But now, fully matured, here's our Shameless Saturday post!
Starting off with news of a new sale!!! Always a great opener, don't you think? Anna Staniszewski's follow ups to MY VERY UNFAIRLY TALE LIFE have sold! Here's the official announcement:
Author of MY VERY UNFAIRY TALE LIFE, Anna Staniszewski’s next two in the series, MY WAY TOO FAIRY TALE LIFE and HAPPILY FAIRY AFTER, to Sourcebooks Jabberwocky, by Ammi-Joan Paquette of Erin Murphy Literary Agency.
I can't wait!
Next up, R.L. LaFevers's brand new young adult novel is turning heads. GRAVE MERCY got two starred reviews this week! From Booklist:
Grave Mercy [Starred Review]
LaFevers, Robin (Author)
Apr 2012. 528 p. Houghton, hardcover, $16.99. (9780547628349).
In the late fifteenth century, Mortain, the god of death, has sired Ismae to be his handmaiden. She will carry out his wishes by working through the Convent, where she has found refuge from a brutal father and husband. After learning the Convent’s wily warfare and womanly arts, and being apprenticed to Sister Serafina (poisons mistress and Convent healer), 17-year-old Ismae is sent to the high court of Brittany ostensibly as the cousin (aka mistress) of the Breton noble Duval—but, in truth, she’s there as a spy.
Her tacit assignment is to protect the young duchess by assassinating Duval if he proves to be a traitor, an assignment made more difficult because of the couple’s attraction to each other. LaFevers has written a dark, sophisticated novel true to the fairy tale conventions of castles, high courts, and good vs. evil, yet it’s spiced with poison potions, violent (and sometimes merciful) assassinations, subtle seductions, and gentle, perfect love. With characters that will inspire the imagination, a plot that nods to history while defying accuracy, and a love story that promises more in the second book, this is sure to attract feminist readers and romantics alike.
And from Kirkus:
GRAVE MERCY [STARRED REVIEW!]
Author: LaFevers, Robin
Fiction and history coalesce in a rich, ripping tale of assassinations, political intrigue and religion in 15th-century Brittany.
When the pig farmer who paid three coins to wed Ismae sees the red scar across her back, he cracks her in the skull and hurls her into the root cellar until a priest can come “to burn you or drown you.” The scar shows that Ismae’s mother poisoned her in utero; Ismae’s survival of that poisoning proves her sire is Mortain, god of death. A hedge priest and herbwitch spirit Ismae to the convent of St. Mortain, where nuns teach her hundreds of ways to kill a man. “We are mere instruments of Mortain…. His handmaidens, if you will. We do not decide who to kill or why or when. It is all determined by the god.” After Ismae’s first two assassinations, the abbess sends her to Brittany’s high court to ferret out treason against the duchess and to kill anyone Mortain marks, even if it’s someone Ismae trusts—or loves. Brittany fights to remain independent from France, war looms and suitors vie nefariously for the duchess’ hand. Ismae’s narrative voice is fluid and solid, her spying and killing skills impeccable. LaFevers’ ambitious tapestry includes poison and treason and murder, valor and honor and slow love, suspense and sexuality and mercy.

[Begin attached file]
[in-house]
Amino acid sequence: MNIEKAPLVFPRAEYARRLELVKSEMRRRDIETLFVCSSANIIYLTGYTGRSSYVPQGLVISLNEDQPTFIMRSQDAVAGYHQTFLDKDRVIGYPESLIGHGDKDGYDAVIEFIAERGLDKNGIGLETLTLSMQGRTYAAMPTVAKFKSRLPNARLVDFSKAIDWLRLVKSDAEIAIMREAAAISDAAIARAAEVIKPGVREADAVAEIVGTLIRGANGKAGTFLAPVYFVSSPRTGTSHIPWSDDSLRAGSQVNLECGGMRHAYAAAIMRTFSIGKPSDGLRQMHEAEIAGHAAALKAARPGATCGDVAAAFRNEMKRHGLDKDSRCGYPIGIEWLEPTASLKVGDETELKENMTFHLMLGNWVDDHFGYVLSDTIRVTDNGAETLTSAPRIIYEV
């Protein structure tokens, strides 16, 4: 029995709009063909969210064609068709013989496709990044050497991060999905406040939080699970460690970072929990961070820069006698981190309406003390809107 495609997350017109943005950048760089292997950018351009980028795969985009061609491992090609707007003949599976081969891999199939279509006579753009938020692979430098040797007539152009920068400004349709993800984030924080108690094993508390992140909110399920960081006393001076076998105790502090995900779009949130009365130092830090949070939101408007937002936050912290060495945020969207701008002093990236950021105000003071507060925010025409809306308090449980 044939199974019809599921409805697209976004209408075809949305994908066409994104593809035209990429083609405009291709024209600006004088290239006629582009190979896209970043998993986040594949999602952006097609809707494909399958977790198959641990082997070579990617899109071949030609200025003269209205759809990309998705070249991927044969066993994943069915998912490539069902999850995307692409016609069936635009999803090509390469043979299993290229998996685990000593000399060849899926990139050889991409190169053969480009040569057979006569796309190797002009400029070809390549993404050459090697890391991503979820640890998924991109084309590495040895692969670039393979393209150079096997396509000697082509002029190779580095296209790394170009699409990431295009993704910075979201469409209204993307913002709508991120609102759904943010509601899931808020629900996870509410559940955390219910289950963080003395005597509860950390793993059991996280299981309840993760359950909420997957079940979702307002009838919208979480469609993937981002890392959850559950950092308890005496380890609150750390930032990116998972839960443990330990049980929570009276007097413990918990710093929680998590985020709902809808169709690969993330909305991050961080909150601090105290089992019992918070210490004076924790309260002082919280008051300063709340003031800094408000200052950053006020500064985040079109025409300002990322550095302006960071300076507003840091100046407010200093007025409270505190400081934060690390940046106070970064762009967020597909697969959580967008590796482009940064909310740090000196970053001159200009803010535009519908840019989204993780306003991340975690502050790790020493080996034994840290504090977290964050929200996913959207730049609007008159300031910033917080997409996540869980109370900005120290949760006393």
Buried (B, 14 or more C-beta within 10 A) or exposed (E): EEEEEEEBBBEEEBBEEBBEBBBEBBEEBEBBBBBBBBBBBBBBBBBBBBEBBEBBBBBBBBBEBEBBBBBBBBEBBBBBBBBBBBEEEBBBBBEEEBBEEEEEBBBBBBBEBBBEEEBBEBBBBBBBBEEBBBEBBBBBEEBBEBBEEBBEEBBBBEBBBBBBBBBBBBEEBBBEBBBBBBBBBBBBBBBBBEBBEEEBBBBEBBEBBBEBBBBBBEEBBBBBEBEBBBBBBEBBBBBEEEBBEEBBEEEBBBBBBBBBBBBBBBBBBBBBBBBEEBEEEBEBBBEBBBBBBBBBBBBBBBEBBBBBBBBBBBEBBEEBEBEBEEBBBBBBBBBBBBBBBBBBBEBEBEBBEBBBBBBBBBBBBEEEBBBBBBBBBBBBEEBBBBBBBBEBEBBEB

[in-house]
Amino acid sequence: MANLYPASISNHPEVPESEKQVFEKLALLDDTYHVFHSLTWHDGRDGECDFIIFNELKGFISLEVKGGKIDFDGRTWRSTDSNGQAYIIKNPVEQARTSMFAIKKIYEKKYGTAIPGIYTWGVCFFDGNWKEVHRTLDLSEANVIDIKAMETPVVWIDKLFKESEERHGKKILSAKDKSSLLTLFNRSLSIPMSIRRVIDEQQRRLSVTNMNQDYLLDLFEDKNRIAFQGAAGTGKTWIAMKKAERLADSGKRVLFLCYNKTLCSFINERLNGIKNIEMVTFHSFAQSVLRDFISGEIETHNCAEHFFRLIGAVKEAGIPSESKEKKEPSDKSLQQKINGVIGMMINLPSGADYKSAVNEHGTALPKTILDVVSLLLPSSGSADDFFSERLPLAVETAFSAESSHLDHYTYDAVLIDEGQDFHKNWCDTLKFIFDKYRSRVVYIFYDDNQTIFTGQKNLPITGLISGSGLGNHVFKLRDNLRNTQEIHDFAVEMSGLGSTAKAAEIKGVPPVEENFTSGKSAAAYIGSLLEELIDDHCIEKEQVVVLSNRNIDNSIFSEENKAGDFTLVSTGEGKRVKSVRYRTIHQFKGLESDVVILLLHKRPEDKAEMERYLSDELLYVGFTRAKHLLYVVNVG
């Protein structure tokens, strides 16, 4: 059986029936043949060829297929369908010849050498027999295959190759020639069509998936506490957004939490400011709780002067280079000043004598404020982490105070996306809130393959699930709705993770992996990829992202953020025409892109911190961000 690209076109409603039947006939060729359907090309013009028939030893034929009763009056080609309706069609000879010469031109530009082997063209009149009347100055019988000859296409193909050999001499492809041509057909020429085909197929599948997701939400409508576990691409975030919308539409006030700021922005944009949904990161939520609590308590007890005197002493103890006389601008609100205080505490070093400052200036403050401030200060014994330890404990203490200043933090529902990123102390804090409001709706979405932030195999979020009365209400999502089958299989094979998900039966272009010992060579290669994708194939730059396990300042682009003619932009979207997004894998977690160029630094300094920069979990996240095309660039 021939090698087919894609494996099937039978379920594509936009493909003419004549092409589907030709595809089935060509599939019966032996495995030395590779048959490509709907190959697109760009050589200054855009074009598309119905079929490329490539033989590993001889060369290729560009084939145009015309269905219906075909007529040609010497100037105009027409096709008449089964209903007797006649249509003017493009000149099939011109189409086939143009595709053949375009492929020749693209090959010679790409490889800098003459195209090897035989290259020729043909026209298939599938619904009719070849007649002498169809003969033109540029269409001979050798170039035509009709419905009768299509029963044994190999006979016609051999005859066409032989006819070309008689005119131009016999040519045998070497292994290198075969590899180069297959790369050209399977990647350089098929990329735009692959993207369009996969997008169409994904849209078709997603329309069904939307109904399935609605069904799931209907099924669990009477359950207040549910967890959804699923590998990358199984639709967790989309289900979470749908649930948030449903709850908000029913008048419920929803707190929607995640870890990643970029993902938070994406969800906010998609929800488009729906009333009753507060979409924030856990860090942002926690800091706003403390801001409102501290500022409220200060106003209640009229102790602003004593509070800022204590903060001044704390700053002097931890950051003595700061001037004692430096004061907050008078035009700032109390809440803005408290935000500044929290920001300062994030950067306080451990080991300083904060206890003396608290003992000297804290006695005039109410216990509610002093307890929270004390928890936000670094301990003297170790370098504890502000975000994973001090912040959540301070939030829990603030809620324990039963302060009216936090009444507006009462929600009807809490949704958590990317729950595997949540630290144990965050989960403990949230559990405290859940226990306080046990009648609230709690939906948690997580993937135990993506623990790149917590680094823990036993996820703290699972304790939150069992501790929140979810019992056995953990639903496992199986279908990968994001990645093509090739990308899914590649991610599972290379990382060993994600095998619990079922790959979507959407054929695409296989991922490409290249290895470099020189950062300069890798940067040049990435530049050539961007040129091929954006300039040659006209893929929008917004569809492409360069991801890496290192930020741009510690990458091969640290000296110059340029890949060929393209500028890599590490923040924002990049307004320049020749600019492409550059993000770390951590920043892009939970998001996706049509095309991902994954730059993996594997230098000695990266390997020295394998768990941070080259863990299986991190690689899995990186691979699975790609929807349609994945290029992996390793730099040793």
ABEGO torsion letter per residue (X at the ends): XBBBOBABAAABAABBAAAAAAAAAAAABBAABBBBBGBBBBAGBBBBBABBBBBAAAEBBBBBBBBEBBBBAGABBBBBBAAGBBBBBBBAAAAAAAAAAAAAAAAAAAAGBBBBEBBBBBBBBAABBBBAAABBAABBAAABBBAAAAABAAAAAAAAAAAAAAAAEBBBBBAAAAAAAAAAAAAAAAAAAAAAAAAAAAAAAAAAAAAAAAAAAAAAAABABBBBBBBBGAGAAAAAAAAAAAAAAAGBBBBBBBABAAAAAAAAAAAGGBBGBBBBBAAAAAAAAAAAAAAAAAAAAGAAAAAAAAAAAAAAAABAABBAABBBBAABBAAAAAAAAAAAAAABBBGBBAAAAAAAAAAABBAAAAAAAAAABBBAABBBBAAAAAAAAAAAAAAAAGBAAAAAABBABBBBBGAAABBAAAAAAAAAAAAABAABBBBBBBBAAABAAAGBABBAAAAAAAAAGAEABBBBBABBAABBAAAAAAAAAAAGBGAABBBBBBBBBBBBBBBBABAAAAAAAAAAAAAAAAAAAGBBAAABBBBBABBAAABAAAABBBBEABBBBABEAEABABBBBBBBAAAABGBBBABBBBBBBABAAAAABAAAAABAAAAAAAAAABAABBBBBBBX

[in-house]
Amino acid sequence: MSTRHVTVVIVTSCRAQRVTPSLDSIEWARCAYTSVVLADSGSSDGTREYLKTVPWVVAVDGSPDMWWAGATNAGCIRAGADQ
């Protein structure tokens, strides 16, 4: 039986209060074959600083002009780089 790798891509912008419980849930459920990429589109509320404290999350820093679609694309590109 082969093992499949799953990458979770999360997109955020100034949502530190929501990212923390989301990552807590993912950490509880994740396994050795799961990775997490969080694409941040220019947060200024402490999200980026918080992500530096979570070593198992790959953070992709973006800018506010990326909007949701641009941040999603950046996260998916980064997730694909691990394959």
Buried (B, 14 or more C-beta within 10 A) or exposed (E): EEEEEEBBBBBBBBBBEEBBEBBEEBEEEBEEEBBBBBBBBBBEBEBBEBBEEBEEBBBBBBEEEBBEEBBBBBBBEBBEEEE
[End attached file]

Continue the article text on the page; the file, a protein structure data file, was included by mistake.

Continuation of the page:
A page-turner—with grace. (map, list of characters) (Historical thriller. 14 & up)
In celebration, hee, Robin has just launched a new website, where you can learn more about the books and read the first chapter!!!
Speaking of amazing reviews, Kate Coombs's picture book HANS MY HEDGEHOG has racked up some accolades, including the New York Times which said:
Kudos to Kate Coombs (“The Secret-Keeper”) and John Nickle (“Never Take a Shark to the Dentist”) for dusting off the story of a lonely swine-boy with a musical sensibility, his rooster steed and a forest full of dancing pig friends. In this very liberal retelling, Hans’s parents are accepting rather than cruel, and Hans himself is a more admirable if less nuanced creature (the Brothers Grimm would have him slaughtering pigs and mistreating a princess).
The changes are mostly welcome, even if Hans’s fiddle, instead of bagpipes, seems a bit pedestrian. Still, this twisty mash-up of “The Princess and the Frog” and “Beauty and the Beast” introduces a spirited hero who handles his misfit status well, even if he does resort to a smattering of revenge. Creatures with quills, no matter how sweetly illustrated, are bound to be a bit testy.
Booklist, School Library Journal, Kirkus and Publisher's Weekly agree, with the latter's starred review declaring:
"In a feat that may astound fairy tale cognoscenti, Coombs (The Runaway Dragon) and Nickle (Never Take a Shark to the Dentist) transform a once-prickly story into something witty and warm."
Damn, our Inkies are awesome.
Following that statement, Jennifer Nielsen rounds out our news this week with literally a barrage of awesome. First, we have the cover for the final book in the ELLIOT trilogy: ELLIOT AND THE LAST UNDERWORLD WAR (Sourcebooks, Apr `12). In this final confrontation between Elliot and the evil demon Kovol, Elliot will need the help of his friends, family, and possibly even his arch-nemesis, Cami!
But THE FALSE PRINCE won't be outshone. Foreign rights for Jennifer's ASCENDANCE trilogy, beginning with THE FALSE PRINCE (Scholastic, Apr `12) have been sold at auction to Bayard in France, and also to Santillana for Spanish translation rights, and Astrel for Russian translation. And to top it all off, Jennifer has a brand new trailer for THE FALSE PRINCE!
PHEW! What a ride. That's all for this week. See you in February!